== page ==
Learn about navigating node menus, adding nodes, and editing the node tree.
- [Instructor] Nuke has a great many node operations to speed up the creation and editing of Nuke scripts. Here we'll take a look at just the most common one that you'll use most often. I'm using this script here from the exercise files. I'm going to increase the Node Graph area so we got more room to play. Now the navigation commands for the Node Graph are identical to the viewer, so if we want to pan in the Node Graph, that's alt + LMB, click and drag. If we want to zoom, alt + MMB, click and drag, left and right, or use the thumb wheel.
If the Node Graph is big enough to go out of frame, then this navigation map shows up. And you can use this to navigate your way around your Node Graph. I'm going to re-home the Node Graph with the same command as the viewer, F. There's three different ways to add a node. I'm going to click over here and then come up to the tool tabs and let's say for example, from the filter tools I want a blur node. It'll go where I clicked. The second way is a right-click menu.
So if I click on the right mouse button I'll get this pop-up, and it has a duplicate of all the same folders as we have over here in our tool tab. So I can go to the Filter folder and ask for a blur node. The third way is a tab search, with the cursor in the Node Graph, hit the tab key. And now you start typing the letters of the node you want. So I want a blur node, so I'll type B, and it down selects to all the B nodes. And then I'll type L and now I've got all the BL nodes. When I see the one I want, I just click on it.
If I want to insert a node, I select the node I want to hook it to, like this transform node, and then go add my node. And Nuke will hook it in for me. Here's how to connect and disconnect the data pipes. In Nuke speak, these little arrows are data pipes. I can grab the arrow off the bottom and it'll disconnect. I can reconnect by pushing it up here. I can also disconnect it from up there and reconnect by pulling it down that way. I'll zoom out a little bit here. Sometimes you want to add a node and have it branched instead of inline.
So I'm going to select the transform node to tell it where I want to hook it in. Come up to the Filters tab, and do a shift click on the blur node. And it's the shift that causes it to connect branched. If you'd like to detach a node, select the node, shift + cmd/ctrl + X and it pops right out. To insert a node just slide it in 'til the data pipes light up and then let go. If you want to select nodes, you can just click on them to select or you can draw a rectangle around a whole block of them.
Or using the shift key, you can click on one, shift click on a second, shift click on a third. And now all three of those nodes are selected. If you want to delete a node, select the node, or nodes, and just hit the delete key. To rename a node, push in a little bit here, I'm going to select this blur node. The rename keyboard short cut is the N key. N for name. And we'll give it my name.
I'll zoom out a little bit to show you the copy and paste. First, select the nodes you want to copy and then it's the standard copy and paste commands. Cmd / ctl + C to copy. Now, this is important. You have to click on your destination before you paste. Cmd / ctl + V to paste. If you don't click to tell it where you want to drop them off, it's going to paste 'em right on top of your original nodes and make a bit of a mess. If you'd like to disable a node, select the node and type D.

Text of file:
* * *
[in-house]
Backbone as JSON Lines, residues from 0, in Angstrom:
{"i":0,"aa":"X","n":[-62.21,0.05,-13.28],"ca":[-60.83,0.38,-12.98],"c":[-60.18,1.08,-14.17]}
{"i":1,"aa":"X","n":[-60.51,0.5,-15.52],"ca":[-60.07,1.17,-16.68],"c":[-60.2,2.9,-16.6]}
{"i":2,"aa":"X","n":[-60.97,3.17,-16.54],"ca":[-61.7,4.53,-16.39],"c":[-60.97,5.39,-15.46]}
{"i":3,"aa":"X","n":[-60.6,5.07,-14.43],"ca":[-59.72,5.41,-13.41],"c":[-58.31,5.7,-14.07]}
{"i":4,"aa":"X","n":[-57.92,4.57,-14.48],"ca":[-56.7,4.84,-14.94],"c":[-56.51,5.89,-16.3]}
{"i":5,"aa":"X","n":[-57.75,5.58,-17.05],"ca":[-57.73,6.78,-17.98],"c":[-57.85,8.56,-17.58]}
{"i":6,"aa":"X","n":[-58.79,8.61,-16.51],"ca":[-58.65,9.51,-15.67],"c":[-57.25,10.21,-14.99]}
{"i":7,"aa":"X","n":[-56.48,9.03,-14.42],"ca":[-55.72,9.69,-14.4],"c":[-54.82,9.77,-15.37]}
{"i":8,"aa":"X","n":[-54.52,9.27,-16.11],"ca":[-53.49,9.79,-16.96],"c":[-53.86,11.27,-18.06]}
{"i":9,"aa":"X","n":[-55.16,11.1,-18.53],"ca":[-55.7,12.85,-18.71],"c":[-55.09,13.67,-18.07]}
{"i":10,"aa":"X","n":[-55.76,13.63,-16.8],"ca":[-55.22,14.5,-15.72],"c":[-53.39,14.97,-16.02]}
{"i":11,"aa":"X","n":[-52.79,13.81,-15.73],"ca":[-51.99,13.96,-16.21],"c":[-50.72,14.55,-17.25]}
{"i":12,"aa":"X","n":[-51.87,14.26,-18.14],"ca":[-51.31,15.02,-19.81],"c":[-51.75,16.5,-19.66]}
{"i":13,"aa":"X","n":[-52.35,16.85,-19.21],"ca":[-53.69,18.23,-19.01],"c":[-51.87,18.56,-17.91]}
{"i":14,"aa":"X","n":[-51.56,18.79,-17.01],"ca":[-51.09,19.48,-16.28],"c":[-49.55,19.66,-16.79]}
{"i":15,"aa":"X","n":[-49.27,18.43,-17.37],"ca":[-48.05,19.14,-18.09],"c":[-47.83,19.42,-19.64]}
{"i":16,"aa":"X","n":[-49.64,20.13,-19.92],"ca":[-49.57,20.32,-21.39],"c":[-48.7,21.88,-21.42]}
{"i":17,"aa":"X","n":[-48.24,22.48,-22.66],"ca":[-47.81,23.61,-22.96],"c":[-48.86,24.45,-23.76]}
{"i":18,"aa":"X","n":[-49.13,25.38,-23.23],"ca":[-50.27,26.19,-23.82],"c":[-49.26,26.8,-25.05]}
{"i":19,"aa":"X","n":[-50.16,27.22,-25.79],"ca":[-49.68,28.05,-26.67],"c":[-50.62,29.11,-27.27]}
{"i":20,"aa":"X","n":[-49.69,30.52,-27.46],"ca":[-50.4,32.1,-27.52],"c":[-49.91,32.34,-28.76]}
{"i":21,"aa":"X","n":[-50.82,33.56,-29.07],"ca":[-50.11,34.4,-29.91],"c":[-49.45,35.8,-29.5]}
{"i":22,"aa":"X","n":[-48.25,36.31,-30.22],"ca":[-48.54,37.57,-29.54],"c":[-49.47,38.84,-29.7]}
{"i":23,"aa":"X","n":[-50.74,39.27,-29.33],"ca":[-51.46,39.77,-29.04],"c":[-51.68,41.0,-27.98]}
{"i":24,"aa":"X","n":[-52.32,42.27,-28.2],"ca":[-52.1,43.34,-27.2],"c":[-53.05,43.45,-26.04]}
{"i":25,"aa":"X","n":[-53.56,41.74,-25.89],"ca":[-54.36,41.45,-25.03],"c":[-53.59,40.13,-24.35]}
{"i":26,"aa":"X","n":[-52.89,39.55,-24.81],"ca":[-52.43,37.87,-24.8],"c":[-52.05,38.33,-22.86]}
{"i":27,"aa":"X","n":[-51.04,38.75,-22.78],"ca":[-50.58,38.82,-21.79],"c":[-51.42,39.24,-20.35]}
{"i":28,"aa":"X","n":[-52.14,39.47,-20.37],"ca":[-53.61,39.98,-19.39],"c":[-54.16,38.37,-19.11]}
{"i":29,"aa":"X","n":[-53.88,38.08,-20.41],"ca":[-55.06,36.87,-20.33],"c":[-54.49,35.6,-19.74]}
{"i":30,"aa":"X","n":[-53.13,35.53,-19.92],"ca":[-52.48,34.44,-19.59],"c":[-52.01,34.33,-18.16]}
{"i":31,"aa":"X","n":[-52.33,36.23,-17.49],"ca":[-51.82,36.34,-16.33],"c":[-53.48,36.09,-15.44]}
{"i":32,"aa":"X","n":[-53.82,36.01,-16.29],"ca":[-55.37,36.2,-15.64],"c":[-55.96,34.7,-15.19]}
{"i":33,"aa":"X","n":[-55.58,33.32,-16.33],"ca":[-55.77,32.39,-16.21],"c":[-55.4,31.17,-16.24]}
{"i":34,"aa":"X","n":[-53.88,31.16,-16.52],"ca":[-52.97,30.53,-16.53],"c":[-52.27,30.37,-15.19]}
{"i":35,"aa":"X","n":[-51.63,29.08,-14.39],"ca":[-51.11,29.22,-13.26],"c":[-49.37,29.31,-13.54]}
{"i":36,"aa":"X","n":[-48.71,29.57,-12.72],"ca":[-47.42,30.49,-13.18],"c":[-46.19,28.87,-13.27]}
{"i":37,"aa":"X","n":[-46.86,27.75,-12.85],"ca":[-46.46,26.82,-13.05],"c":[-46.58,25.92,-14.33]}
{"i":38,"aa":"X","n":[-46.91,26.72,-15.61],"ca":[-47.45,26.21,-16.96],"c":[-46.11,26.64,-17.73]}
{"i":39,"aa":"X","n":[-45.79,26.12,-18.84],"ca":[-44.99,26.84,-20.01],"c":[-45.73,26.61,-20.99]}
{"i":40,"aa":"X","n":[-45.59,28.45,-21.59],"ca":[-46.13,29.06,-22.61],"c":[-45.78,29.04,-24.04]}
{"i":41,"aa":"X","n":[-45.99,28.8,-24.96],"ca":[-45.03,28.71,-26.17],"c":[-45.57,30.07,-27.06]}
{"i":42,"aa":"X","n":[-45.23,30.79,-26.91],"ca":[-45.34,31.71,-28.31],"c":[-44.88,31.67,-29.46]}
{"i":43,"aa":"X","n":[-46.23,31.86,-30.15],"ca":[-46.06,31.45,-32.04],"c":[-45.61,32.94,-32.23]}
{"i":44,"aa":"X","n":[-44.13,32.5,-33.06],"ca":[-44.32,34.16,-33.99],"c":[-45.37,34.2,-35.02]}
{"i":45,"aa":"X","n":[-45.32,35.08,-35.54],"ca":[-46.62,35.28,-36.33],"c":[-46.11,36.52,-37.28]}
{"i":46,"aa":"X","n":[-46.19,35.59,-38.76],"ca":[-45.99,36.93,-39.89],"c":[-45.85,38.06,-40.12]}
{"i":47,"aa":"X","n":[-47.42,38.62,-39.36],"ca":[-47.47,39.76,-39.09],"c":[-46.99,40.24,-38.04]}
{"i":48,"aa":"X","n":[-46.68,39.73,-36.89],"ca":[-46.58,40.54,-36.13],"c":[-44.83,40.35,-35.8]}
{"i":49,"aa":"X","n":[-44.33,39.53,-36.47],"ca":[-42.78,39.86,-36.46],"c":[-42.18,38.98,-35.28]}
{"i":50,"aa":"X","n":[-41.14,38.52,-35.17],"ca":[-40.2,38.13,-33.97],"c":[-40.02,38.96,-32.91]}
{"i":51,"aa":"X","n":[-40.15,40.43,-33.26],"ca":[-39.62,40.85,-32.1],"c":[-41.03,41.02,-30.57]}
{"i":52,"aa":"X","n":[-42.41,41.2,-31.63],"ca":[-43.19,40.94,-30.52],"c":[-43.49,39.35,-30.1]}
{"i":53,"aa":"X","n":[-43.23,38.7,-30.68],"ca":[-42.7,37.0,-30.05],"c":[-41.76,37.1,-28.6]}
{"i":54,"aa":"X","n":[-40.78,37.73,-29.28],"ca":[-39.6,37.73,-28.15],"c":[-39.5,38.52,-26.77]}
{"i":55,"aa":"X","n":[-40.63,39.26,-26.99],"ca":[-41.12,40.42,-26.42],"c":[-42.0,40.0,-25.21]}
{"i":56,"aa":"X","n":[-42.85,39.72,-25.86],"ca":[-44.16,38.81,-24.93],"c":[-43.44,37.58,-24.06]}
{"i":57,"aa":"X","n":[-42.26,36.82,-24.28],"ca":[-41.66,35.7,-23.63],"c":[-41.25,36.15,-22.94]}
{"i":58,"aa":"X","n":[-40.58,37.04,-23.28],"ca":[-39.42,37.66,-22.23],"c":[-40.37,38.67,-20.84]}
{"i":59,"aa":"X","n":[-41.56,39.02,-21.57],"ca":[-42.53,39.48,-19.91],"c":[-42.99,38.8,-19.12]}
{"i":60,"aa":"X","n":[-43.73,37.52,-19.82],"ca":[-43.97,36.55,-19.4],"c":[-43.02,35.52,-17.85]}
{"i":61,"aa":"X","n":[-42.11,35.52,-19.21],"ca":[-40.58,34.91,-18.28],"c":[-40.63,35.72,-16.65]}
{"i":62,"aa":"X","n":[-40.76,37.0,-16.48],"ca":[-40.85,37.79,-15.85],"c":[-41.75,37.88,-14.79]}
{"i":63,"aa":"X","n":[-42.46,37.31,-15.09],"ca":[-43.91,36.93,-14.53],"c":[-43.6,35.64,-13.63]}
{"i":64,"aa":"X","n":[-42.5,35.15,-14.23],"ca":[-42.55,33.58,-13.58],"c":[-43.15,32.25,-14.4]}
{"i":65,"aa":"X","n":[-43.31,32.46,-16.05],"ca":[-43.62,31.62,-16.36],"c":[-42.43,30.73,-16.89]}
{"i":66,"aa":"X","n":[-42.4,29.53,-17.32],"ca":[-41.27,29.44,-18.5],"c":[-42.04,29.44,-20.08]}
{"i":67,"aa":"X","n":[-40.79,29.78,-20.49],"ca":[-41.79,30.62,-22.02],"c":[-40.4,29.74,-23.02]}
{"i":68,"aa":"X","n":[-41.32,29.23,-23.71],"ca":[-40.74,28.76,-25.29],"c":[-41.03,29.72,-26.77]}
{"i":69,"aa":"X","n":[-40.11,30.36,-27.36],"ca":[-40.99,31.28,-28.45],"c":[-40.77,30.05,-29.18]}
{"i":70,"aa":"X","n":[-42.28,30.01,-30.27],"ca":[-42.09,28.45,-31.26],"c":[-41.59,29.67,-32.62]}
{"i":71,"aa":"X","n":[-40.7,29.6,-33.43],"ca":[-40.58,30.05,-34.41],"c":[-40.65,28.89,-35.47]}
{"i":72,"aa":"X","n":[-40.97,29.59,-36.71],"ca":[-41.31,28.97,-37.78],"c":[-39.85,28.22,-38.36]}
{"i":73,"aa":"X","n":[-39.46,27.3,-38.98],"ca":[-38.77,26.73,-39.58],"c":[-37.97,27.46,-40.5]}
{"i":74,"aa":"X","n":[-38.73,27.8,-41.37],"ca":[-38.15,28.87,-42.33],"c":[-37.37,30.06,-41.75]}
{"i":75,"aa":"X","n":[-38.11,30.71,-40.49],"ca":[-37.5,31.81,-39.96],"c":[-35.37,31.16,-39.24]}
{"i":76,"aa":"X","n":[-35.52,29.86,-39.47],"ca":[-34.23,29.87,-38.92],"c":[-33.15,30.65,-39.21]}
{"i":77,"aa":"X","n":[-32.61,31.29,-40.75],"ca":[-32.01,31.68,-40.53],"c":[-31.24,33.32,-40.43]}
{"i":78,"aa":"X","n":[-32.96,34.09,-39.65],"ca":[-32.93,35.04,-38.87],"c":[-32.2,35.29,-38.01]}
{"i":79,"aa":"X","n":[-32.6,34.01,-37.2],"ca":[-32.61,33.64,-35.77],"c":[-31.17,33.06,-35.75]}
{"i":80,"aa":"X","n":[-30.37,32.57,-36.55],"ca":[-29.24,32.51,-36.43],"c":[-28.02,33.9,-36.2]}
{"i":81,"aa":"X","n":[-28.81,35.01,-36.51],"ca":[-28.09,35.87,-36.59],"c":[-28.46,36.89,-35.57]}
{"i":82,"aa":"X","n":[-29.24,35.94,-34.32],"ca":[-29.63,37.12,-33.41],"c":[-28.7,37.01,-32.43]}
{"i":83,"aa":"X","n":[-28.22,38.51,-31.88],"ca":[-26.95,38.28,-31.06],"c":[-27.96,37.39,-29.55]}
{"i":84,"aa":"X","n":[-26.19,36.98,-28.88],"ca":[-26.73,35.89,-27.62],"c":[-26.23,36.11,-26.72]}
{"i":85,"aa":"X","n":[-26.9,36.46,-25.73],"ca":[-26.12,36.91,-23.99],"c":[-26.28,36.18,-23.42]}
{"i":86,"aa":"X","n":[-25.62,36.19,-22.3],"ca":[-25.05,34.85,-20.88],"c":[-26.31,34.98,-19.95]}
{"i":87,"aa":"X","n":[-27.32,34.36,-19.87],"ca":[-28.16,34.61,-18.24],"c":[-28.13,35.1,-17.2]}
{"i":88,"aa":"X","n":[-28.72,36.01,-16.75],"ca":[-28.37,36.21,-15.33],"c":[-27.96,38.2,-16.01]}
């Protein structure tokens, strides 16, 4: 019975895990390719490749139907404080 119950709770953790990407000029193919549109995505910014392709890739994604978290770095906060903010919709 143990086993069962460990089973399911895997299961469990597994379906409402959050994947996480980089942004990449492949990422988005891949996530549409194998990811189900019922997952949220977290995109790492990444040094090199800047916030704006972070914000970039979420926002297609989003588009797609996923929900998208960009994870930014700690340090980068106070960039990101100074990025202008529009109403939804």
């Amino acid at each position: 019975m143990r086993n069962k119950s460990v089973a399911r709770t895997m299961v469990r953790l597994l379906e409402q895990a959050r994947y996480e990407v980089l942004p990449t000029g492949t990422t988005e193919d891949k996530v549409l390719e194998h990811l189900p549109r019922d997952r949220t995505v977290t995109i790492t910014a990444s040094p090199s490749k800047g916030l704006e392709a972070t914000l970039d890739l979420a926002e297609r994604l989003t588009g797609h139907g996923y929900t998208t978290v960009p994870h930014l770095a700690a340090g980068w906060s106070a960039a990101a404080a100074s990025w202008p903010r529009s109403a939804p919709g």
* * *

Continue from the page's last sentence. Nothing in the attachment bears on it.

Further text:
I've disabled the composite on the merge node, so I'm no longer compositing the jet over the background. If I hit the D key a second time, the node is enabled. So disable, enable, and you'll notice the little X that we get across it to say this node is disabled. I'll select it and re-enable it. Nuke has an interesting thing called a dot. It's used to route the pipes for a neater fit. If I hold down the Command or Control key, you see these little yellow spots light up. If you click on one of those, it'll bring in a dot.
And now you can use that to route your data pipes to make a nice clean flow graph. Nuke also adds little marks and icons to the nodes called node indicators, to clue you in to what's going on inside. We'll take a look up here. Push in a little bit. So this read node, has this red, green, blue and white. This is the four channels that this node is actually affecting. The grade node is only affecting the red, green, and blue. You'll notice that the white is short.
So that tells you it's not operating on the Alpha channel. The Transform node, of course, is operating on all four channels. Another node indicator is this little A right here. This tells you that there's animation, keyframe animation inside this node. Over here is another one, this little gray X. I'm going to double-click on the grade node to open it up to show you that that's telling you that the mix slider is being used. In other words there's a mix back between the output of the node and the input image. So if I take the mix and I slide it to one, meaning don't do any mix back, you'll notice the little mark goes away.
There are many more keyboard shortcuts that you should learn over time as you become more familiar with Nuke. Be sure to check out my keyboard shortcuts pdf file located in the exercise files folder shown here.
- Building node trees
- Animating keyframes
- Transforming and reformatting images
- Changing clip timing
- Merging images and layers
- Keying with ChromaKeyer
- 3D compositing
- Lights and cameras
- Rendering 3D scenes